Tough. I would always back capitalism, but there needs to be much more robust oversight. Something is going very wrong, but I don’t see socialism as the answer.

D M
D M
5 months ago

Global capitalism is getting more an more control and governments less and less. Perhaps the answer is more localism which brings us back to the core point of the article I think. There is some push back to globalism but it’s patchy in the west.

Lesley van Reenen
Lesley van Reenen
5 months ago
Reply to  D M

I agree… small government.

D M
D M
5 months ago

I am not so sure about small government per se but the point is that it must not be dominated by global corporations. Government would certainly need to promote localisation of otherwise free enterprise businesses as well personal freedoms as part of civic society.

Judy Johnson
Judy Johnson
5 months ago

Part of the problem is human nature; can we change that?

D M
D M
5 months ago
Reply to  Judy Johnson

I wouldn’t say that human nature is part of a problem. Surviving in the natural world is a huge huge challenge and civilisations only exist because our ancestors have overcome the challenges. I have no doubt that the animal instinct to stay alive, and propagate the species, will keep humanity going through inevitable adversities of the future..

Galeti Tavas
Galeti Tavas
5 months ago

I missed this one – a pity as one thing I know a lot about is creatures, having lived in camps over 15 years of my life, in the very remote places a good deal, and am one with the natural-world. I also have killed a very great many creatures for a number of reasons, commercial fishing the biggest, but as a regular part of my diet all my adult life, and just because I am a total outdoors man.

“I have long argued that those of us who shoot and fish have more in common with vegans than”

No – as an outdoors man who kills stuff you know of life. I am likely one of the best fishermen you would meet – I have fished 4 continents, Arctic to Tropics, lakes, rivers, streams, ponds, oceans bays marshes, estuaries, swamps, even deserts – to mountains. Very few vegans actually know nature at all – as they are mostly urban, and so are not in it.

When I see water I have to look into it – I see everything about it, 100X what you do – I know the water and creatures so completely, as to catch them you must understand every aspect of it. And my love for it is commensurate with my understanding of it – I am one with nature, I can move through the bush, the tundra, and see it all – I know the creatures and their ways.

The 12 baby rabbits a pair have, only 2 survive to breeding age. At under a month old, little things, they are kicked out, and so want, disease, injury, predators cull the rest, and it is harsh.

This is life of wild things. The Great Wheel. 90% of a creature’s life is misery – you see the prime ones in their prime, but those are not the majority – fat times they prosper, and the lean times (most times) they die of the harshness of their lot.

Nature is fantastically cruel – unbelievably cruel, it is utterly cold and unfeeling – all life is brought to life to suffer and then die – I know it – I lived years in it, I studied it years at university level, 5.5 decades I have fished and hunted (I have not hunted in years, I lost interest, I think as we age this is usual, But I fish all the time). Nature finally was wearing me down, it is just too cruel, I got to where I was too saddened just because I understood nature too well – My last long sojourn was alone with a dog in the Far North for 5 months (at 40) with almost no human contact…….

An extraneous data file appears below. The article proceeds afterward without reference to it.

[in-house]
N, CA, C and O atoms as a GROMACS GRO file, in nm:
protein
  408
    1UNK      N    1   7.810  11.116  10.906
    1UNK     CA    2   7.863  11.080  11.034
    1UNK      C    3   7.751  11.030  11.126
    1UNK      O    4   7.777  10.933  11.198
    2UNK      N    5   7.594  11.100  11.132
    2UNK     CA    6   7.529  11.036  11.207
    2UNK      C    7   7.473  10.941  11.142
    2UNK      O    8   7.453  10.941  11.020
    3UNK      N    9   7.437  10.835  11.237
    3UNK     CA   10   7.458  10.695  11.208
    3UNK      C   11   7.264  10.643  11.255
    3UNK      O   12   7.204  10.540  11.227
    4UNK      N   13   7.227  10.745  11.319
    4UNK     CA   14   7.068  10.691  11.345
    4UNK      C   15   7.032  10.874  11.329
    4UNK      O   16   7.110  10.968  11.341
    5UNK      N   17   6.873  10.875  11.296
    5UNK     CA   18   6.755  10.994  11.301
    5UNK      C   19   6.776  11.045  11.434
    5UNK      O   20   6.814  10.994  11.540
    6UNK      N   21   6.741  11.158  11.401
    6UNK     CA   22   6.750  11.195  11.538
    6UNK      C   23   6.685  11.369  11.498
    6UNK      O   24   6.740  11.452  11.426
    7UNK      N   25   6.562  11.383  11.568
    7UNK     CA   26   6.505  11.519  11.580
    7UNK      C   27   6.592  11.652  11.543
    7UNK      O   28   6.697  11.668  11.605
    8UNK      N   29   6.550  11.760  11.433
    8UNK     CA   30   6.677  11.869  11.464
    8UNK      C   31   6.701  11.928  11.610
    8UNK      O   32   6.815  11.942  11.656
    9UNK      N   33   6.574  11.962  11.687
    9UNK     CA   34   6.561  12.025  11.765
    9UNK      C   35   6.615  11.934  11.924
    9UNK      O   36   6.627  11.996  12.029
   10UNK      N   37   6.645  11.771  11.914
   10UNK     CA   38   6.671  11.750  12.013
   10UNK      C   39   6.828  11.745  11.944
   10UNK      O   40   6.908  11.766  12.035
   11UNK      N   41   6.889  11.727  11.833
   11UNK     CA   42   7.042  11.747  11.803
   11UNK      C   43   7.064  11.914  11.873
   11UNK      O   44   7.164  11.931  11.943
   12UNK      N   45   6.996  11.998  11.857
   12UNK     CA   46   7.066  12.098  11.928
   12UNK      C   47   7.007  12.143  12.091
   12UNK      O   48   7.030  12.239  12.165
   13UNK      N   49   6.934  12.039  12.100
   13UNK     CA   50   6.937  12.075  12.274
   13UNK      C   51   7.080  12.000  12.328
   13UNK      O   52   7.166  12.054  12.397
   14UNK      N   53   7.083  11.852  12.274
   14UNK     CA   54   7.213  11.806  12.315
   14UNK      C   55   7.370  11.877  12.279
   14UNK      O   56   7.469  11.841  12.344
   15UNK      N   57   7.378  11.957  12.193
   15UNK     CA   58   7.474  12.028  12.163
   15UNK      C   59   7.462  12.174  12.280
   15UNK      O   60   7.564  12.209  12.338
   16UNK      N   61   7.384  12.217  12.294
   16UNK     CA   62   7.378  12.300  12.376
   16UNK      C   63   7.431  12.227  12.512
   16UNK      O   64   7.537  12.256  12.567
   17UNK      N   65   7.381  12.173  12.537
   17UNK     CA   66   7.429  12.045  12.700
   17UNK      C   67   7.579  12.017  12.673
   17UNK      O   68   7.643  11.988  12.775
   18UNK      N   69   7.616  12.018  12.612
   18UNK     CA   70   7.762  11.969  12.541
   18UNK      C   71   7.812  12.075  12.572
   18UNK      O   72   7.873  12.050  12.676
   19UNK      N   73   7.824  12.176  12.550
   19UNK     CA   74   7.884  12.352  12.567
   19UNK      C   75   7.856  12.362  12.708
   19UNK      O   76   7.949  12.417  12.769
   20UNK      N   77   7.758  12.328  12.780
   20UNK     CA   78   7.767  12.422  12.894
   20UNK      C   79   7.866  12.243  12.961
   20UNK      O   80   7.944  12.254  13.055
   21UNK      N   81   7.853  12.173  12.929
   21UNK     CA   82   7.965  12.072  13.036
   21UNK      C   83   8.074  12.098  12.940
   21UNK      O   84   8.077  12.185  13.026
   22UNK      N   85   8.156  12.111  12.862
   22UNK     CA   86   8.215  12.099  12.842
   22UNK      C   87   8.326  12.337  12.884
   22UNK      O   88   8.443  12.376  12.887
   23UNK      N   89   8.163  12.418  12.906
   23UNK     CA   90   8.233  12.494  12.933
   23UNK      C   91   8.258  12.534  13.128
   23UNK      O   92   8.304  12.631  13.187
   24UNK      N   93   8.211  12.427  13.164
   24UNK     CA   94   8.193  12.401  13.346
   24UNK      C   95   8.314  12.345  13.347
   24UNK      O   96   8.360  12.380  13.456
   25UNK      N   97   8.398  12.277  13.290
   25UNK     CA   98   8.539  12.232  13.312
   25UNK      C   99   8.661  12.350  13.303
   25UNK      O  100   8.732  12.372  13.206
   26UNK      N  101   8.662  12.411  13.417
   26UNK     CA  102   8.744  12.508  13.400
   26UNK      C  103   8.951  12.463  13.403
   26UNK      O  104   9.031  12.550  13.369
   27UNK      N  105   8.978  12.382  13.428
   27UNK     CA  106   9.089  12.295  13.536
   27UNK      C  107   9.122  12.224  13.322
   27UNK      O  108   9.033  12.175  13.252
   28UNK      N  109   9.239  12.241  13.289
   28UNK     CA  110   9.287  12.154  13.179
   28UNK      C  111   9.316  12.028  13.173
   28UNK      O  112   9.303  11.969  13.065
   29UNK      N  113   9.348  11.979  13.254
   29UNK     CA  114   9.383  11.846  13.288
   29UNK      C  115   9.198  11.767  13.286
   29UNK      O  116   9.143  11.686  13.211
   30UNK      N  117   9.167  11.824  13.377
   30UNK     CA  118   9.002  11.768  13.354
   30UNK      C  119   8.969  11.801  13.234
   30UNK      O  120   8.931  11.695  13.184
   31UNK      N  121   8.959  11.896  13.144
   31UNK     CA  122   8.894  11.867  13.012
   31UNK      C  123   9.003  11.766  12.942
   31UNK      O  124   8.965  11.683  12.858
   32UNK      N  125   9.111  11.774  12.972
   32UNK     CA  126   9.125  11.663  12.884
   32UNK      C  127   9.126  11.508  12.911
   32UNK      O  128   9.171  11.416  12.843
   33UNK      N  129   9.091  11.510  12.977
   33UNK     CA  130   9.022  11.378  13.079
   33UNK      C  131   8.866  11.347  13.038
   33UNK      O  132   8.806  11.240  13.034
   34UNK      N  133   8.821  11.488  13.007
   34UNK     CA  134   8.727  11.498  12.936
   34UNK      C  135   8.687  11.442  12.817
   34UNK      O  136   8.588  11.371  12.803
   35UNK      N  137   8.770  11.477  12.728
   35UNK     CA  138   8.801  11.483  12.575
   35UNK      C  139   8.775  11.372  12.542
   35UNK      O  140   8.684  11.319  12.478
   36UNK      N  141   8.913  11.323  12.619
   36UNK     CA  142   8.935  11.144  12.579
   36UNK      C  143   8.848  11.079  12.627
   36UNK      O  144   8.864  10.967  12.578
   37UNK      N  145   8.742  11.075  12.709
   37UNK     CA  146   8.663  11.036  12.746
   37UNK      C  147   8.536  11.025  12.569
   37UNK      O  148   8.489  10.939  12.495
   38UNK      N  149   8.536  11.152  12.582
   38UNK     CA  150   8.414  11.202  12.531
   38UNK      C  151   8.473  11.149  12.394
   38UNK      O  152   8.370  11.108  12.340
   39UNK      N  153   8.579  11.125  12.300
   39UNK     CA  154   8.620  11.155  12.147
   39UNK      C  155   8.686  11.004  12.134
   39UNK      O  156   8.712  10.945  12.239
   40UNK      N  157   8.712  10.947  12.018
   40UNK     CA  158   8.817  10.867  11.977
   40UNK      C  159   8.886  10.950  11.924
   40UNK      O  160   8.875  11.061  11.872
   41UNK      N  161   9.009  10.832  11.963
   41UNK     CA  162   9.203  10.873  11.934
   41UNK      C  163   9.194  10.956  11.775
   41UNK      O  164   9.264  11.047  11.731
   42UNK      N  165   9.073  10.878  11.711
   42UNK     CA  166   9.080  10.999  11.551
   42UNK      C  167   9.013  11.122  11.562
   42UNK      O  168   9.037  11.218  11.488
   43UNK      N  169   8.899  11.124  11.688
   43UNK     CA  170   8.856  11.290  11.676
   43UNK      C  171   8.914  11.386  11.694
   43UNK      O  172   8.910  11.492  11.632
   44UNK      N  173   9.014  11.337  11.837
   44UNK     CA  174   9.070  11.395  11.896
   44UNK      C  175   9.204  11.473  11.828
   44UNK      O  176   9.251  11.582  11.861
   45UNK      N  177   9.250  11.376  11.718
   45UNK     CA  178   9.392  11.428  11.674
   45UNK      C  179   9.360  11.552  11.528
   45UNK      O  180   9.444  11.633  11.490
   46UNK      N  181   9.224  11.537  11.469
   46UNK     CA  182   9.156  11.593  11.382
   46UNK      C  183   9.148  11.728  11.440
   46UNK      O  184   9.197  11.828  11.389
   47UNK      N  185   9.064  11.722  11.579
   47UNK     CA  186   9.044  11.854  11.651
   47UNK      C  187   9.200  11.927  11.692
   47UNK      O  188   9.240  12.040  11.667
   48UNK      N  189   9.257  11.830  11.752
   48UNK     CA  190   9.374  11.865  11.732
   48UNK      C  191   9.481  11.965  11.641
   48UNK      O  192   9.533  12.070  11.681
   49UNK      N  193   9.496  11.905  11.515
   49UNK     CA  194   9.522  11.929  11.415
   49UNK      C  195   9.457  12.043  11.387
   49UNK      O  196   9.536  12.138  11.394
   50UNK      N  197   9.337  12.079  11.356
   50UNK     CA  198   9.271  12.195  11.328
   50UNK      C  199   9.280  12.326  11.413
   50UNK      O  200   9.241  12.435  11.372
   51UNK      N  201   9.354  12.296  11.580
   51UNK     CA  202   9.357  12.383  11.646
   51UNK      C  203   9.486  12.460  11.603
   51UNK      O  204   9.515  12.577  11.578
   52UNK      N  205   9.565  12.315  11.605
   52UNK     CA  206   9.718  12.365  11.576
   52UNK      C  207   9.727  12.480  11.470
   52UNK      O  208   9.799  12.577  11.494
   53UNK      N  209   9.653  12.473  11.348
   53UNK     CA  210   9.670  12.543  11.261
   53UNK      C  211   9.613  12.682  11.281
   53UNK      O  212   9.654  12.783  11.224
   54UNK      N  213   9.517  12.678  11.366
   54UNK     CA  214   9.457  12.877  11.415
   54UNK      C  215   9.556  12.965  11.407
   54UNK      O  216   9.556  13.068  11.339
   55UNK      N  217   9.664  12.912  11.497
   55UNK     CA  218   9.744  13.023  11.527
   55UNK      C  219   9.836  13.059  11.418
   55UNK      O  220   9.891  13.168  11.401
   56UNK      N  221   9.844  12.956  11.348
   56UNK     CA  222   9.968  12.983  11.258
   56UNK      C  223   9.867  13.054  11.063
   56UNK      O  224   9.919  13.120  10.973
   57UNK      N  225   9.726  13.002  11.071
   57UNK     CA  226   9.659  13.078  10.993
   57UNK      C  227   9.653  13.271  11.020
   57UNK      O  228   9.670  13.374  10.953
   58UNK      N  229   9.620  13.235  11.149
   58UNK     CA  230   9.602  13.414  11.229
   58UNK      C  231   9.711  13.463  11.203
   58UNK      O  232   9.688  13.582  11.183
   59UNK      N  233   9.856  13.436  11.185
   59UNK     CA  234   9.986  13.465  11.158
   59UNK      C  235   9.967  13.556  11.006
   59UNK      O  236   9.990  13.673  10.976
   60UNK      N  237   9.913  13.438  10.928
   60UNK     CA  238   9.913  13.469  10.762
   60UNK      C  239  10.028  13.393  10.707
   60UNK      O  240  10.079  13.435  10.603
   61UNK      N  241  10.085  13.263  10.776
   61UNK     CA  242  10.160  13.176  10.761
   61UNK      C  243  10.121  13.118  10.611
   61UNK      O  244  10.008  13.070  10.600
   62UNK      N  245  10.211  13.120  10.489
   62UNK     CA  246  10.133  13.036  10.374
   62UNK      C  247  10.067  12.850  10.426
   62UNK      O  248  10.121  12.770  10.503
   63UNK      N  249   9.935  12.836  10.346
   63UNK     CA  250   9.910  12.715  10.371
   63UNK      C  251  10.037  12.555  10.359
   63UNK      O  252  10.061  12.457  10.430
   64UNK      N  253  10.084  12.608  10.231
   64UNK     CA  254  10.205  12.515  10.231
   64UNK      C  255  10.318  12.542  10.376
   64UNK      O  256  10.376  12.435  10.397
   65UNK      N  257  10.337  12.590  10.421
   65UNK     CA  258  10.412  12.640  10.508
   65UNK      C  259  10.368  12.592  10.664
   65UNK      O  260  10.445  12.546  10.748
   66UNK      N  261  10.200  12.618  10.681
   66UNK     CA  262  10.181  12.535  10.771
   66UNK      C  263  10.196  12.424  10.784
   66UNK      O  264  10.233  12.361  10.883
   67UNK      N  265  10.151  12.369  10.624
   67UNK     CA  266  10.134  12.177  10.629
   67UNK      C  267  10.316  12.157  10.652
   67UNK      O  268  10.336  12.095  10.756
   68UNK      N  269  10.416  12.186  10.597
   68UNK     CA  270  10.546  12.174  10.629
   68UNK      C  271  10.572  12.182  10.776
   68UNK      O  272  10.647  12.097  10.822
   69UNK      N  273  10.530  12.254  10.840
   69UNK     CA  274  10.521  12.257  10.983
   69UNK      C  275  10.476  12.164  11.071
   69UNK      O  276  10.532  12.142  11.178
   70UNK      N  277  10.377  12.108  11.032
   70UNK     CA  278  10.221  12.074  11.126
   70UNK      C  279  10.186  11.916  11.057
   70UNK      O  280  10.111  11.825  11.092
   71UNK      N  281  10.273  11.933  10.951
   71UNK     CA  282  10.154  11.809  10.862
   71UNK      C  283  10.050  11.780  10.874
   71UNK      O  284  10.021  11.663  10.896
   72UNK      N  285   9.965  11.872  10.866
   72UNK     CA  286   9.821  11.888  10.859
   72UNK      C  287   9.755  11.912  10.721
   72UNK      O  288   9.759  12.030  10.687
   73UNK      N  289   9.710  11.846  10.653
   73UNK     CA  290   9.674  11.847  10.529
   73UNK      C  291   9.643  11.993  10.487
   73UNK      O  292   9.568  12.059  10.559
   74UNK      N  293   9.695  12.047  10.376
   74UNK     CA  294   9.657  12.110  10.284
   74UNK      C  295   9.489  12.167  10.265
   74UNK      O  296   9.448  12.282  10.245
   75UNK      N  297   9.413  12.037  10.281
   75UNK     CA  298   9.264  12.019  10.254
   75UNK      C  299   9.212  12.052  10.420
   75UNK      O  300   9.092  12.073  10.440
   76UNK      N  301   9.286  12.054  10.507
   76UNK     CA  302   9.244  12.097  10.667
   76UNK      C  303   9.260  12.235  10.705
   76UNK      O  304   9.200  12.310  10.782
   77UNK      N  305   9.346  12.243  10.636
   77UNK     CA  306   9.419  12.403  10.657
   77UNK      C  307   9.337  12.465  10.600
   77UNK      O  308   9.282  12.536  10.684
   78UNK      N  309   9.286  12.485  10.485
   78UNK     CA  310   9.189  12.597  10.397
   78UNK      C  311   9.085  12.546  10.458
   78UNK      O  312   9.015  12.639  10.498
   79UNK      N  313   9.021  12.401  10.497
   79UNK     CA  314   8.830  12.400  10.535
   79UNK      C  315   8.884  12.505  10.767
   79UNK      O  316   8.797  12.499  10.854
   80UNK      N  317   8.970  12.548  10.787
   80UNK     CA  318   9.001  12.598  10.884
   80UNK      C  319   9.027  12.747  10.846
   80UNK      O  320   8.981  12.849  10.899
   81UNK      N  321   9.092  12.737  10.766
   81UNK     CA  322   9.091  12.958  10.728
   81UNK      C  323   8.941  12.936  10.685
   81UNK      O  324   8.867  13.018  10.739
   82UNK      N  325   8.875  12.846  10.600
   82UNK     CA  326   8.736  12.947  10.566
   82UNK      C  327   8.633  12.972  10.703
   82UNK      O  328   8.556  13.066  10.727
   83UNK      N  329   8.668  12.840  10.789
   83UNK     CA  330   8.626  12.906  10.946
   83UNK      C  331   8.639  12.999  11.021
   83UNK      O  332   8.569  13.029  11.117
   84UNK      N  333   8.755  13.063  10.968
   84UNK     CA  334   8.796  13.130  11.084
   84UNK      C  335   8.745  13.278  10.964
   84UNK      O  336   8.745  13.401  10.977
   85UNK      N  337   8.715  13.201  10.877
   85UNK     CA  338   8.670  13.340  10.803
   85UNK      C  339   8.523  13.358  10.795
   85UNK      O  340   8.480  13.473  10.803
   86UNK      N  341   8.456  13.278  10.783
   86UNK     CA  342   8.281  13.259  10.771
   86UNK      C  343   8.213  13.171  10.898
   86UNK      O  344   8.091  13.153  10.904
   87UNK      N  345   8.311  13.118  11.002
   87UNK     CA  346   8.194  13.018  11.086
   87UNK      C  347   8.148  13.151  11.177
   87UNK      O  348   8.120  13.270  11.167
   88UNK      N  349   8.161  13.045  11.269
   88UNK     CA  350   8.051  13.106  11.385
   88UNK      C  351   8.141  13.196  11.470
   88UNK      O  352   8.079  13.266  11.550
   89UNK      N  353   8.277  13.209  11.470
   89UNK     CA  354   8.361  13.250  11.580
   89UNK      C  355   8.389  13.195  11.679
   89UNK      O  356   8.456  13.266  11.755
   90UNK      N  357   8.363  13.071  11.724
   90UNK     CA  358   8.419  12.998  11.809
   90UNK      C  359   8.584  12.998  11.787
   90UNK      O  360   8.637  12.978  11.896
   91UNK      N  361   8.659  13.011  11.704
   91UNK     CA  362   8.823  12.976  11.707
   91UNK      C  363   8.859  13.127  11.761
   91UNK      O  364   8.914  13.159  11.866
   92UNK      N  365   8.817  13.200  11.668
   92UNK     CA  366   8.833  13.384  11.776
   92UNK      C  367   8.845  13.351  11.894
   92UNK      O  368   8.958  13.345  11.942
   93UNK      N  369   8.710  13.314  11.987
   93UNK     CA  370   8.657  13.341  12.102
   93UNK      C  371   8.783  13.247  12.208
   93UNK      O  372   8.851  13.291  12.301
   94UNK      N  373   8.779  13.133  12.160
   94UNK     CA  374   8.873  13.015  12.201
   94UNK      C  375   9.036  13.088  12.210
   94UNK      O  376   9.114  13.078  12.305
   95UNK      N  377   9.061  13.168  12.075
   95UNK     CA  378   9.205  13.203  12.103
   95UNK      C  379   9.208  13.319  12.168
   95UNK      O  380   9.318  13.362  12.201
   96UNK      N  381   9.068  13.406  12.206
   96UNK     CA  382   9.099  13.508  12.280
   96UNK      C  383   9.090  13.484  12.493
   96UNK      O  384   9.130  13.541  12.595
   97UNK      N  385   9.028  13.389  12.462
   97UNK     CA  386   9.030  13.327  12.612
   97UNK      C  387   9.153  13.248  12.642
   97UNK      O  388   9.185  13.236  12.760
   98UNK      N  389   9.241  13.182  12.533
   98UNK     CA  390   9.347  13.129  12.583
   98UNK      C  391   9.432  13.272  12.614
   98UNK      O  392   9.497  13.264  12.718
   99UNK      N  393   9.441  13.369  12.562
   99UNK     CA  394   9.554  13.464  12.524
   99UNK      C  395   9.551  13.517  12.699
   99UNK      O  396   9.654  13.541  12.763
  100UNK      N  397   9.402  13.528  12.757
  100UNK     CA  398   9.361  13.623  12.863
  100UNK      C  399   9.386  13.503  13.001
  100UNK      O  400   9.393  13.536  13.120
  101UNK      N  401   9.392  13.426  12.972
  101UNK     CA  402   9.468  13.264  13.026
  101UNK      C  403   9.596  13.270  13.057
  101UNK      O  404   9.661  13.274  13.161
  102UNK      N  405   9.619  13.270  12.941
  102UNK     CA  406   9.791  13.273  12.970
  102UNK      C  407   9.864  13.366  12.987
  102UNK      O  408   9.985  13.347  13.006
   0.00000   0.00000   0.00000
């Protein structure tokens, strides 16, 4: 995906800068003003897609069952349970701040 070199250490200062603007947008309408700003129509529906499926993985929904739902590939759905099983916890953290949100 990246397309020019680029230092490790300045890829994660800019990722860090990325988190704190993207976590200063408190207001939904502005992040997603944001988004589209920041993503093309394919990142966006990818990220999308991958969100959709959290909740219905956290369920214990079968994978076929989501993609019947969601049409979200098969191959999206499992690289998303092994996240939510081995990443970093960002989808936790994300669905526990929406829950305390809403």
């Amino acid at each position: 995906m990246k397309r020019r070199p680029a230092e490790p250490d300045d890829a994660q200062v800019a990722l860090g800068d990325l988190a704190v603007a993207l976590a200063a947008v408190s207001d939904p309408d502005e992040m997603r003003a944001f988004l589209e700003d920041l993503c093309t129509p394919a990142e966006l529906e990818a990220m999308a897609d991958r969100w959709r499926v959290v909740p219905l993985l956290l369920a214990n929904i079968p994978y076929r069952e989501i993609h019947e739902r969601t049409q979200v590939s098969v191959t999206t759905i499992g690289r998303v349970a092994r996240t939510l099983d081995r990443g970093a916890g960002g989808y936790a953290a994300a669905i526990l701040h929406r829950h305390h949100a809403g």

But here is the difference between us – I am one with nature, I understand it, and this is by my interacting with it – hunters and fishermen have a much greater love of the creatures and nature than any other kind of person – because we have spent such huge effort just studying it – to see the foods, the trails, the entire life of out targets and so we develop these ties, this fellowship, we are one with it. I have spent tens of thousands of hours on the water and in the woods just watching, and on the tundra, and in the swamps and deserts….It takes a true passion for nature to have done that…..

I made my living off wild nature many years, nature is a very cold place. Dazzlingly beautiful, just beyond belief in its majesticness – But cold, cold as an ice asteroid in space – only humans have warmth, have compassion, love for ones not their young (and sometimes their mate). Nature is not like that, nature is utterly uncaring, unfeeling, and is always deep in suffering of the creatures….

Anyway – what are vegetarian people wanting with farm animals? That they never get born? Why? They get a better life than 99% of wild things – if you want domestic animals basically put out of their misery by never being born – then you should advocate the extermination of wild animals for the same reason – and more, as the wild animal lead a life of misery most of its existence – and then dies badly.

Juggernaut the Hindu god best exemplifies nature to me – he drives a huge wagon with massive wheels that roll over all life crushing it and killing it – then behind, as he passes – new life arises from the barren ground, to be crushed in its turn as Juggernaut inexorably travels the earth…..

Alka Hughes-Hallett
Alka Hughes-Hallett
5 months ago

It is laudable that the author is trying to bridge the gap between ethical meat eaters and hard vegans.
My issue is with meat for the general public as a staple and then extrapolate that to the world. How will we feed 7b people ( and growing) who think meat is a must in their diet? Also he is lucky to be able to eat wild ( as do I occasionally) or sustainable, but what is sustainable? Can the UK produce enough meat for all its citizens? If yes, then are we going to be able to do it without the use of intensive farming techniques like pesticides, dousing the field with inorganic fertiliser, and keeping low herd to limit antibiotics and other injections? And if a disease were to befall, will we cull the entire population of the county? How will we cope with that?
Farmers today ( I spoke to my neighbours) are loosing money with the existing regulations as it is and are leaving the business all together. Even Knepp estate don’t make money. Isabella Tree’s book explains it all. They are perhaps generationally rich so they can survive despite having huge chunk of land for farming.
So where is the answer?
I eat vege burgers and sausages and when I look at the ingredients, they are mostly bonafide and no E numbers to contend with. So what’s wrong with the new food industry and its products? A new way of thinking is emerging and it has the potential to be part of the solution. Why is there so much push back?

By the way there is no comparison between eating imported vegetables and meat grown locally. “ As a rule of thumb, one can be almost certain that meat products, local or not, are less sustainable than vegetables imported even from the furthest point of the globe. Medical or ethical considerations aside, emissions from meat are simply too high, a fact which makes food miles a negligible part of the comparison.”